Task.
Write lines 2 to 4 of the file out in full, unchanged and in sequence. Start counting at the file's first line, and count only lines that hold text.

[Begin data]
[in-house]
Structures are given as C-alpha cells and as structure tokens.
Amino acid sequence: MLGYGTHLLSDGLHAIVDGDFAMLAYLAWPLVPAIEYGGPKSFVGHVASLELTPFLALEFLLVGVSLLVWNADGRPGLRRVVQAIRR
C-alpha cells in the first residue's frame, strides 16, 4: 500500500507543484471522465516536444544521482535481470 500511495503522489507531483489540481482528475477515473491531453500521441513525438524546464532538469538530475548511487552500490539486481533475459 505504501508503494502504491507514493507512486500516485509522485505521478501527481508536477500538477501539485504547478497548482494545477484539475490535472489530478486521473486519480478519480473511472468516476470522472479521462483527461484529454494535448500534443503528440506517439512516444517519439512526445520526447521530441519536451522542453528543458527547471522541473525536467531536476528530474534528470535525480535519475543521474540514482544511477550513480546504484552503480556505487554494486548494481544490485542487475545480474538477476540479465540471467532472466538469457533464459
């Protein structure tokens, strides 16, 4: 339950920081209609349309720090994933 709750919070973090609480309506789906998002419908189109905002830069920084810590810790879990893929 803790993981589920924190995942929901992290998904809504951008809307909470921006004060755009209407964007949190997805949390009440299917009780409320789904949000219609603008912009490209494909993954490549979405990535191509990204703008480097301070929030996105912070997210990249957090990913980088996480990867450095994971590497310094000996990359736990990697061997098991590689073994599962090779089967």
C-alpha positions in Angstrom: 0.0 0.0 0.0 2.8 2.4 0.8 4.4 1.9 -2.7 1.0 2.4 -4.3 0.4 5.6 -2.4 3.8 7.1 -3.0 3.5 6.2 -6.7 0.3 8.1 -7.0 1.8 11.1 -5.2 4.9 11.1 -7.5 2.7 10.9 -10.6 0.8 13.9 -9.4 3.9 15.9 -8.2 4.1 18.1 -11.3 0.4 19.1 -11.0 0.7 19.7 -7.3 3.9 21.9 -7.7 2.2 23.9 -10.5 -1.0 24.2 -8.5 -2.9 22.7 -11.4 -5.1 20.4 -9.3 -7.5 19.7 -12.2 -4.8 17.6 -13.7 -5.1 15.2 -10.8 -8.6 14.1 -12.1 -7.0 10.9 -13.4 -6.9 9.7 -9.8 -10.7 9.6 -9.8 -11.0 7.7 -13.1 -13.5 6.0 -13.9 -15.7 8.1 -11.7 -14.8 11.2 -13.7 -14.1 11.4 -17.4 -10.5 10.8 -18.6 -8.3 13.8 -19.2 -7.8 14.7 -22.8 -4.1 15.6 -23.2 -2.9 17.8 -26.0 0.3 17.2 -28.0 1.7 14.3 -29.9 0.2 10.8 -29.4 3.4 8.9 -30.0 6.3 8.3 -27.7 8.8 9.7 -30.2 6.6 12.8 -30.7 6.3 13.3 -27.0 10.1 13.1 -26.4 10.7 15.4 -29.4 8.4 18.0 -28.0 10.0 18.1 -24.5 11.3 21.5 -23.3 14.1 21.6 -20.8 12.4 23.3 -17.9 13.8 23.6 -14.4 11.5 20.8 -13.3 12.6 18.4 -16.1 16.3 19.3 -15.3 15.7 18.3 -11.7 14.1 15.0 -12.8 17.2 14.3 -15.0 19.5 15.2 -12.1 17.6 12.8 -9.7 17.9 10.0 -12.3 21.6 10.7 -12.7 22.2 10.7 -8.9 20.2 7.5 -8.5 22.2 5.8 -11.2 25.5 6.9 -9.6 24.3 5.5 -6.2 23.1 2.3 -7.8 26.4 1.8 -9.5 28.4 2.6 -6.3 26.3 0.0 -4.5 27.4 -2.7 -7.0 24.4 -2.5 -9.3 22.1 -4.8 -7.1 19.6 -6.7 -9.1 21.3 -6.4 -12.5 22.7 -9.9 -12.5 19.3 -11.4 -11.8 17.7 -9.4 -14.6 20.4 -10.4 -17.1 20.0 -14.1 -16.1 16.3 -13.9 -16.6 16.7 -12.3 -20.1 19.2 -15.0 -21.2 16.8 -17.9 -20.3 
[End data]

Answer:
Structures are given as C-alpha cells and as structure tokens.
Amino acid sequence: MLGYGTHLLSDGLHAIVDGDFAMLAYLAWPLVPAIEYGGPKSFVGHVASLELTPFLALEFLLVGVSLLVWNADGRPGLRRVVQAIRR
C-alpha cells in the first residue's frame, strides 16, 4: 500500500507543484471522465516536444544521482535481470 500511495503522489507531483489540481482528475477515473491531453500521441513525438524546464532538469538530475548511487552500490539486481533475459 505504501508503494502504491507514493507512486500516485509522485505521478501527481508536477500538477501539485504547478497548482494545477484539475490535472489530478486521473486519480478519480473511472468516476470522472479521462483527461484529454494535448500534443503528440506517439512516444517519439512526445520526447521530441519536451522542453528543458527547471522541473525536467531536476528530474534528470535525480535519475543521474540514482544511477550513480546504484552503480556505487554494486548494481544490485542487475545480474538477476540479465540471467532472466538469457533464459